<< Recently Terry Barrett at Ohio State University mentioned
her desire to begin a dialogue on the subject of past personal
experiences with critiques. I sent her the following, and she
asked that I share it. She would like a dialogue on this subject.
I think this would be beneficial for many of us.
My husband and I both got our undergraduate degrees in the
60's. During this time period, it was fashionable for critiques to
be extremely harsh, sort of public humiliation events. I learned
beneficial design conepts, formalistic concerns from these
critiques, but I learned many things that were detrimental in the
process. I avoided going back and taking additional studio classes
for a number of years just to avoid critiques. Eventually I got a
Masters in Art Education; the local universitiy wouldn't let
students work toward an MFA unless they were full time students.
(I think this is another topic for discussion!) My husband who has
an MFA in art had similar critique experiences; he avoids certain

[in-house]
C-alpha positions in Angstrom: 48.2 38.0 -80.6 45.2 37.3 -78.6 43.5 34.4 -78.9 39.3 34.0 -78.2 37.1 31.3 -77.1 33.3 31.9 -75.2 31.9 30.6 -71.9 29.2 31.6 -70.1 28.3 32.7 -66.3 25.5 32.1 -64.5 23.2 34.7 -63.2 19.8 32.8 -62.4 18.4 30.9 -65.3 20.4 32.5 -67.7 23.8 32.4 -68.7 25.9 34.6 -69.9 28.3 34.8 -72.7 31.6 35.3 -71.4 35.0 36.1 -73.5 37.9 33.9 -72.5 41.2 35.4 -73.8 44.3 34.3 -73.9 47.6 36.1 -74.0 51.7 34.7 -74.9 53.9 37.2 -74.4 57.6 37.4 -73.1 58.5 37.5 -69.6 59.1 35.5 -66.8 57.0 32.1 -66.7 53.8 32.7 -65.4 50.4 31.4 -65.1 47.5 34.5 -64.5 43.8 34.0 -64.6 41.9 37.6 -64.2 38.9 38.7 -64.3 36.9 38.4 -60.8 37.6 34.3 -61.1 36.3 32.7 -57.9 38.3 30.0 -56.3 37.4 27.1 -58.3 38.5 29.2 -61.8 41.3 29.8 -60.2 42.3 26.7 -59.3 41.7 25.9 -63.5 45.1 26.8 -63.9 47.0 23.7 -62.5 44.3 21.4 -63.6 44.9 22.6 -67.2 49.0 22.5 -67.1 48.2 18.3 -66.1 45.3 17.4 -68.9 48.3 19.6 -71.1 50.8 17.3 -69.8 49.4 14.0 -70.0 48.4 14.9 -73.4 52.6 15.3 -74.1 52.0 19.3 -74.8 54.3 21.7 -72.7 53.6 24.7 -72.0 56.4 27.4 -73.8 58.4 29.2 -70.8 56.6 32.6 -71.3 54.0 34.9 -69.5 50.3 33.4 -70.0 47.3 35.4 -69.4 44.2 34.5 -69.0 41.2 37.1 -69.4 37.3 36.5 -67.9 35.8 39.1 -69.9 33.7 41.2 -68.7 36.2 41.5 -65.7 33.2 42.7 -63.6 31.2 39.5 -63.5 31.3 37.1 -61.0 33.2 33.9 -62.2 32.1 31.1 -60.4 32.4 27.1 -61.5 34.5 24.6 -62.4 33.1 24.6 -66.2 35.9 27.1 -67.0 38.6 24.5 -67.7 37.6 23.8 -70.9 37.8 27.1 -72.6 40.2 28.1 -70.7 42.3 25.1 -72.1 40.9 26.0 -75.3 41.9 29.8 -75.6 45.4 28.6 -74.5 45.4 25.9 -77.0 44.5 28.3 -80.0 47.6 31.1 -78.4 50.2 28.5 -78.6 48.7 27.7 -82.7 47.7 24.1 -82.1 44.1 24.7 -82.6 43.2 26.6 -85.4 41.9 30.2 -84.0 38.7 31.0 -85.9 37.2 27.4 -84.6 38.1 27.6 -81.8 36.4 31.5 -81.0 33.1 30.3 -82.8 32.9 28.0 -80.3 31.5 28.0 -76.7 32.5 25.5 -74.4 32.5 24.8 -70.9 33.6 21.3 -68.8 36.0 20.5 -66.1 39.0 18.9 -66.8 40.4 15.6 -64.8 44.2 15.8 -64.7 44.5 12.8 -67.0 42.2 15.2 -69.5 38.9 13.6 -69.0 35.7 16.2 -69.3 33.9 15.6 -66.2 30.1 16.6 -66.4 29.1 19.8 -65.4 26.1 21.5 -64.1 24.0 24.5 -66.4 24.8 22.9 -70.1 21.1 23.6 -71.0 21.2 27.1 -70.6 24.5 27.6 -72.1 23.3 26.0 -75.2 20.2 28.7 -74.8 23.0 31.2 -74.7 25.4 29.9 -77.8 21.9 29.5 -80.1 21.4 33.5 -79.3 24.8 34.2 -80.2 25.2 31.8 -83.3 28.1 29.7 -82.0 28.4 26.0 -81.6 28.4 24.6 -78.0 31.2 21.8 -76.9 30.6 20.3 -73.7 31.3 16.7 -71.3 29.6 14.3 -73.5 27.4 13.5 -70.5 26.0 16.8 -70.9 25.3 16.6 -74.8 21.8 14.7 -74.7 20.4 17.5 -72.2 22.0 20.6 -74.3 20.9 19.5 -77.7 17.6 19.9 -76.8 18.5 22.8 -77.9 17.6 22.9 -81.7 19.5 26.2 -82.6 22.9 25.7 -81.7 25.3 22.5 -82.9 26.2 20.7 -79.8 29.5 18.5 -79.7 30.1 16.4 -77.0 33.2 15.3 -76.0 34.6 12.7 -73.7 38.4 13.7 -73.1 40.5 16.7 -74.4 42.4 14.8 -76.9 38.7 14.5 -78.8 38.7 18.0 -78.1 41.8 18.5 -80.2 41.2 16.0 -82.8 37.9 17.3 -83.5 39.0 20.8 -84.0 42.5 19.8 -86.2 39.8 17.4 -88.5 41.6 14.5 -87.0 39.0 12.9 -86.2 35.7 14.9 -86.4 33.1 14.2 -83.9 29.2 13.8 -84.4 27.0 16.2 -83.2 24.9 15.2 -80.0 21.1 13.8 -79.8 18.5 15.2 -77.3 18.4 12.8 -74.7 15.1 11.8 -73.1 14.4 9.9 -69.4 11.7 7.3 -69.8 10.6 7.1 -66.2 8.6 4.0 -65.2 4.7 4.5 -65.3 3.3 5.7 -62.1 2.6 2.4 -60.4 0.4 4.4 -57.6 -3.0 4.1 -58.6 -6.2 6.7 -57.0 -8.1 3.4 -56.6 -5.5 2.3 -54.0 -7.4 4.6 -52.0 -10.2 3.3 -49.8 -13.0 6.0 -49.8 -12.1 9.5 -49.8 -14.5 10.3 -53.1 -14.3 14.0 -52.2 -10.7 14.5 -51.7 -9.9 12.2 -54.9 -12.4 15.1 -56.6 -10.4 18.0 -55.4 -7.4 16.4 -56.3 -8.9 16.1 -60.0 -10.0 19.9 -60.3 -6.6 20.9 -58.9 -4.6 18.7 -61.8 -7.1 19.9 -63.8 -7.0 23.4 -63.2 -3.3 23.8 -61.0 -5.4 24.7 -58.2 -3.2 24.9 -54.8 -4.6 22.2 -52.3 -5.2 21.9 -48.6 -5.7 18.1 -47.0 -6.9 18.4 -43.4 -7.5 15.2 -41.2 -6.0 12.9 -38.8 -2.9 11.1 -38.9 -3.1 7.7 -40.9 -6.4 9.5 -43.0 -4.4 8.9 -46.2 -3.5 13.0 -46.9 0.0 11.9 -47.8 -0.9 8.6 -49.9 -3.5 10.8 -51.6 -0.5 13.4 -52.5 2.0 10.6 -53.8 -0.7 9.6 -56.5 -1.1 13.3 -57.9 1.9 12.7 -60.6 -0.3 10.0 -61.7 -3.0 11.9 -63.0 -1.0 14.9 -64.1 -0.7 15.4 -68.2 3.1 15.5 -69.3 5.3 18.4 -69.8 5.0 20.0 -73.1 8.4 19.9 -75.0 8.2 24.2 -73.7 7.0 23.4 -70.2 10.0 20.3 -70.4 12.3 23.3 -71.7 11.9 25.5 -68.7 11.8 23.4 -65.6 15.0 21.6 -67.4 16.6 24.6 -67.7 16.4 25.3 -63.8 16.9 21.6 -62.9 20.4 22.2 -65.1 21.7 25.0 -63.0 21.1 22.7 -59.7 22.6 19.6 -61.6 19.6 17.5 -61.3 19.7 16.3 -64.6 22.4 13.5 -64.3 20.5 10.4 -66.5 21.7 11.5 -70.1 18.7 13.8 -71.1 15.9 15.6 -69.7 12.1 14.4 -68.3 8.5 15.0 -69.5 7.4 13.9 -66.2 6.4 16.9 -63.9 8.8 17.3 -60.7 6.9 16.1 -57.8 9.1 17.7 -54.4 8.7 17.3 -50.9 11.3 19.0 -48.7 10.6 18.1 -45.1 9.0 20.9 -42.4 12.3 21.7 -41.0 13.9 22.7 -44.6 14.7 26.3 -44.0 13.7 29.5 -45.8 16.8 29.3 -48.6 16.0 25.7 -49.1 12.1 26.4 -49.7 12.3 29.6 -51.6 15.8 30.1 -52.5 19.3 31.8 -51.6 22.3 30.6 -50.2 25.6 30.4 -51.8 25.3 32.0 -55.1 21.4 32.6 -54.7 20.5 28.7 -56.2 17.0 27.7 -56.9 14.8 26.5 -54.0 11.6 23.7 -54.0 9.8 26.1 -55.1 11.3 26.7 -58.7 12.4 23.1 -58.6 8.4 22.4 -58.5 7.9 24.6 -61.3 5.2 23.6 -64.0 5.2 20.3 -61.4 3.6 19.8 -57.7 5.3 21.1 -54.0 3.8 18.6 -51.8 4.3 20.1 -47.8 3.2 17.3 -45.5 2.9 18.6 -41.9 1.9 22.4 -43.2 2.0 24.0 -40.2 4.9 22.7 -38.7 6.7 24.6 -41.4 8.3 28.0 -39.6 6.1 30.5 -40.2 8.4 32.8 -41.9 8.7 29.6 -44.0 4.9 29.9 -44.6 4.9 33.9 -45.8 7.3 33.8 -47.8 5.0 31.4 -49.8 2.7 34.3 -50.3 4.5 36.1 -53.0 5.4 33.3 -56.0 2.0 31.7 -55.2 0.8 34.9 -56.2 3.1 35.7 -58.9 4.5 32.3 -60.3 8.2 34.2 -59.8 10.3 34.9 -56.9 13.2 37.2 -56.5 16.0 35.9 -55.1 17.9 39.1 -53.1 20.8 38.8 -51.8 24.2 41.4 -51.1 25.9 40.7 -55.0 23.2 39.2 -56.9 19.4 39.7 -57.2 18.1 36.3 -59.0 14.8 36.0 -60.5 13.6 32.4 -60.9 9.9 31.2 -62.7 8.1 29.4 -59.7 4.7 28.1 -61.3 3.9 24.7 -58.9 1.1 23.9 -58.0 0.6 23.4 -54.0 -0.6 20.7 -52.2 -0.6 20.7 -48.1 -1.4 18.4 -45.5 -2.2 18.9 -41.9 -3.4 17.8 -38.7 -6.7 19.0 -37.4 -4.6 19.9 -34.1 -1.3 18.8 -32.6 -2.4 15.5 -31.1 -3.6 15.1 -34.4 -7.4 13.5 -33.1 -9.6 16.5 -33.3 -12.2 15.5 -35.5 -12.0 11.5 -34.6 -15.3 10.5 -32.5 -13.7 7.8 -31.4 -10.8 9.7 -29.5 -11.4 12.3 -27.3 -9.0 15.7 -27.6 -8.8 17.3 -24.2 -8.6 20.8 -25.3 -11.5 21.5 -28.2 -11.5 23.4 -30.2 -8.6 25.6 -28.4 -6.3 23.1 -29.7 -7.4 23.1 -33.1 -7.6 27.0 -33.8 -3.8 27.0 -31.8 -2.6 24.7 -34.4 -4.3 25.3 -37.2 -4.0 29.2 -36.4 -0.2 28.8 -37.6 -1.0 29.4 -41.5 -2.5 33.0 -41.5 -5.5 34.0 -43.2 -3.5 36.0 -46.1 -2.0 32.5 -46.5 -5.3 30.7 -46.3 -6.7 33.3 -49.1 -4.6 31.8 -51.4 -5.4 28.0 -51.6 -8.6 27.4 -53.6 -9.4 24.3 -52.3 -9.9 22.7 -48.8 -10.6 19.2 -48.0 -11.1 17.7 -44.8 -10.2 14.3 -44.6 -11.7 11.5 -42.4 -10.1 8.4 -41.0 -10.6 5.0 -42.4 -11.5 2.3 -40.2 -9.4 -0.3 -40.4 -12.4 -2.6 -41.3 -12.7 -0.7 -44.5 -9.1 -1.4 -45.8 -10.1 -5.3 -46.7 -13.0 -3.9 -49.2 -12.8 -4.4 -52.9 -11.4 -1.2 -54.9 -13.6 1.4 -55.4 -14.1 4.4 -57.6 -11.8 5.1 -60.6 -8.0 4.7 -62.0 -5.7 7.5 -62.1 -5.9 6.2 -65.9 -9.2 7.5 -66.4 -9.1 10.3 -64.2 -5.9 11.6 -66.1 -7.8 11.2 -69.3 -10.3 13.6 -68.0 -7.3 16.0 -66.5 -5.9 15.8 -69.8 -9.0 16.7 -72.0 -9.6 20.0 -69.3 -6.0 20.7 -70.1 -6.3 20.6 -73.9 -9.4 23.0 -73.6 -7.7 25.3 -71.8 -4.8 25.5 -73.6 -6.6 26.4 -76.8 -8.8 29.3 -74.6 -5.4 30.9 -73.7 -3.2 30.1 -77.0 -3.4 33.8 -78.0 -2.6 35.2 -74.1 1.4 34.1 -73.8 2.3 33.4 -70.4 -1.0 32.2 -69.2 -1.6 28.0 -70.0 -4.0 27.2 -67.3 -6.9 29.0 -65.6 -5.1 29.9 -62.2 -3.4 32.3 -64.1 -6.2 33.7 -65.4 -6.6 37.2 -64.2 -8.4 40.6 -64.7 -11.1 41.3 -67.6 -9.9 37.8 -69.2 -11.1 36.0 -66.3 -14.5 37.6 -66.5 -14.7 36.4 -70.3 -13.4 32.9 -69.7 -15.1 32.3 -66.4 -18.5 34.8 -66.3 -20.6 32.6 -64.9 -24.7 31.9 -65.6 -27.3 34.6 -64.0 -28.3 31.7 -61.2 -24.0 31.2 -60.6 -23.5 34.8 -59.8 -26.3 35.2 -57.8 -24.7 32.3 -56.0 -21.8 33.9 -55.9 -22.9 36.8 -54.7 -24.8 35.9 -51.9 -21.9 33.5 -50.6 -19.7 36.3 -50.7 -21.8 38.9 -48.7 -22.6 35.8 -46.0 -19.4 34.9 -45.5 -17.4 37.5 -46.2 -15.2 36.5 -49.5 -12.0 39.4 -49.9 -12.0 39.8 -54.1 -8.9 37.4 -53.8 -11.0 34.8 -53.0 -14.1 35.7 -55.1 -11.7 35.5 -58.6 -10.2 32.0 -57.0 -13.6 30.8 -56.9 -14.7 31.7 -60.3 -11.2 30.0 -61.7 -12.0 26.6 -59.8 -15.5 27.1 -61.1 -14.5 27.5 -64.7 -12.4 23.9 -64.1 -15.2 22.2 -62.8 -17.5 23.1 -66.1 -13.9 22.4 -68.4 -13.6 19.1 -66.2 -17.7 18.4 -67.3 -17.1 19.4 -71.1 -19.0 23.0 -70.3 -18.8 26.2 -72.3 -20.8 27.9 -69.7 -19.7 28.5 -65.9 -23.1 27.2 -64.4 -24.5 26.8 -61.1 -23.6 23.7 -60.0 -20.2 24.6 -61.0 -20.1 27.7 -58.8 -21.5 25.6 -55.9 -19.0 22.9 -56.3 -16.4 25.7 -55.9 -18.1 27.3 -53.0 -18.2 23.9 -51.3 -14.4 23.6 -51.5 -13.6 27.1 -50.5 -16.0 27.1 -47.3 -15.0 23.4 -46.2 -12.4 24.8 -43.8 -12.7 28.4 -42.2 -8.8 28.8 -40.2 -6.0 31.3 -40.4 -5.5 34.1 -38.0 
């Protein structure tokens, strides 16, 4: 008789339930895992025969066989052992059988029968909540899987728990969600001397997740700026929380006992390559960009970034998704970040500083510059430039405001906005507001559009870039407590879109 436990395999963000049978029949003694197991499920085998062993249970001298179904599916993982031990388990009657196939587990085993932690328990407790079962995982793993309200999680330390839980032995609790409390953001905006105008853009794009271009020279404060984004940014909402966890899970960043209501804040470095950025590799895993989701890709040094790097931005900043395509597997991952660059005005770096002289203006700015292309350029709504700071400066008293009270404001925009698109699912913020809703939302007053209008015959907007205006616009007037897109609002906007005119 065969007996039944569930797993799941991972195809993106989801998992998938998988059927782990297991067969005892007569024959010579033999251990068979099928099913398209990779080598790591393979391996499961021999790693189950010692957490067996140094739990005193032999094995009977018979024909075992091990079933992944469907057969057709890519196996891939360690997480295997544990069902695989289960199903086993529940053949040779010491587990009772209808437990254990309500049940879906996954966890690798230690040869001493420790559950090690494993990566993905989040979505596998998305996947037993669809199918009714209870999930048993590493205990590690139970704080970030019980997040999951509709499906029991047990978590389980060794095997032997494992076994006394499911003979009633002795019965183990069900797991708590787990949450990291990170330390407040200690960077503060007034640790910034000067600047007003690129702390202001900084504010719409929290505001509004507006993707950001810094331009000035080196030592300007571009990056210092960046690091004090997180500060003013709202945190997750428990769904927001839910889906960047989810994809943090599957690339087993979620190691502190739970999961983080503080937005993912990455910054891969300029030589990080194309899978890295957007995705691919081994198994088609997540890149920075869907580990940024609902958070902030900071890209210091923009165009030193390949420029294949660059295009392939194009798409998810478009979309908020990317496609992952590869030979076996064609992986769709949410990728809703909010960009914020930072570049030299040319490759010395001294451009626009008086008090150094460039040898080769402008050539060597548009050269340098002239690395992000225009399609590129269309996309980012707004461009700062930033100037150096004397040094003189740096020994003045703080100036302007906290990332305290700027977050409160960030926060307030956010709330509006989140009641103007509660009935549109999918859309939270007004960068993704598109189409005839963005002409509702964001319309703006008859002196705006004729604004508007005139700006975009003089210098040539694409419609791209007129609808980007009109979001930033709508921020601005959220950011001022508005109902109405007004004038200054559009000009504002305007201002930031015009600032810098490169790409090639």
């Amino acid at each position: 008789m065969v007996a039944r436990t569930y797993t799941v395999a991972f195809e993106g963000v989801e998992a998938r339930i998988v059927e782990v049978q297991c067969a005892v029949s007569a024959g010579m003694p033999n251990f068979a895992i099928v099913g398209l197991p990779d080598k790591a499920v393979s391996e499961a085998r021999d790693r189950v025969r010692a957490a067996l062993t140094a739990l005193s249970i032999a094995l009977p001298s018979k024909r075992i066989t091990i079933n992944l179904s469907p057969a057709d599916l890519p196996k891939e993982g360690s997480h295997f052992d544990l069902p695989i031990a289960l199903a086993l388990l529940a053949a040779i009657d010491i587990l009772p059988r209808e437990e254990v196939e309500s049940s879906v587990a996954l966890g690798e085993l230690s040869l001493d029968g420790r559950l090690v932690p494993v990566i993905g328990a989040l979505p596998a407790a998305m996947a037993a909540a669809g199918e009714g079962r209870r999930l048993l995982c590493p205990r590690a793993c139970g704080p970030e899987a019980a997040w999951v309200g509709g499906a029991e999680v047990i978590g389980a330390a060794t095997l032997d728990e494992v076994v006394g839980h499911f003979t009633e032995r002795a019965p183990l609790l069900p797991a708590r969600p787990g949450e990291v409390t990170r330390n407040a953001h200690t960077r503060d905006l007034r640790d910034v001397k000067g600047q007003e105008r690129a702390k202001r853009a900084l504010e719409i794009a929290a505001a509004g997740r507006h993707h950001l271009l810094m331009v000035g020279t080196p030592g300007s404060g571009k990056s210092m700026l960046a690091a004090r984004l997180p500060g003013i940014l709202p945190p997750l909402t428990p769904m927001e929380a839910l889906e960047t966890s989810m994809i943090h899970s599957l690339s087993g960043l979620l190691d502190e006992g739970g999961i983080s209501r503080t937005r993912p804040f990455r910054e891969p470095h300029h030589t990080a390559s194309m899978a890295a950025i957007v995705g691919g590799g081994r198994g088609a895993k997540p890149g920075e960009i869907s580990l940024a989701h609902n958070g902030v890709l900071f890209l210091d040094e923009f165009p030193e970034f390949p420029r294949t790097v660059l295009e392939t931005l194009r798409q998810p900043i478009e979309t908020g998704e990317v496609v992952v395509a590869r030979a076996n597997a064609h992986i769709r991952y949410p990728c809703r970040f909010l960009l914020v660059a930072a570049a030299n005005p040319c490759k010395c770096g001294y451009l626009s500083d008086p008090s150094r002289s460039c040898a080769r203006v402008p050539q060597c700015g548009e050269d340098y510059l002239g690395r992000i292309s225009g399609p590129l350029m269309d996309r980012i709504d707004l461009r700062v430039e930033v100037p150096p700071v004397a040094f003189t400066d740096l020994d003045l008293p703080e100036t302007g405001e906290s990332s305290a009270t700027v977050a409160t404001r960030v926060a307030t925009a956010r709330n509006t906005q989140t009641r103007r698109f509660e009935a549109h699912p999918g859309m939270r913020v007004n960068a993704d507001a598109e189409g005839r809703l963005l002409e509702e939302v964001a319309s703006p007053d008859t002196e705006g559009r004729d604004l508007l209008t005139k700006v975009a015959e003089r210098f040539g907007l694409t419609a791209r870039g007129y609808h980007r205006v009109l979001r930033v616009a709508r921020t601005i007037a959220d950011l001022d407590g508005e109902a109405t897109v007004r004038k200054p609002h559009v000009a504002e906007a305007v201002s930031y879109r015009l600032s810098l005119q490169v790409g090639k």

media thanks to his critique expereinces in those area!
As a result of our experiences, we try to make sure that in
critiques with our students we have our own students look for
positive attributes in each student's work. I feel that this is
not artificial, although sometimes difficult. We also make
suggestions for improvement in each student's work. Sometimes we
hold critiques in which only positive remarks are allowed. I have
had several students tell me that the critique experience was one
of the most valuable things they learned in high school art classes
and that dealing with college critiques was much easier as a
I wonder if extremely negative critiques were the rule of
thumb through a certain time period.
Kay McCrea >>
I also attended university art school in the 60s and again in the 80s. The
style of critique I experienced and observed was similar to your experiences
and observations: ruthless attack and merciless criticism. The professors and
instructors, mostly male, by the way, seemed to perceive this as some sort of
rite of passage that a senior undergrad or graduate in a MFA program needed
to go through. What crap!
The issue of gender here is important, I think. A sizeable percentage, in
some cases, a majority of the students were women. The instructors on the
other hand were men in overwhelming numbers. It dosn't take a genious to see
what was going on.
The female instructors I had, by the way, fell into two categories. Those who
were "political" or self-consciously feminist, in most though not in every
case, carried out their critiques in a more constructive manner.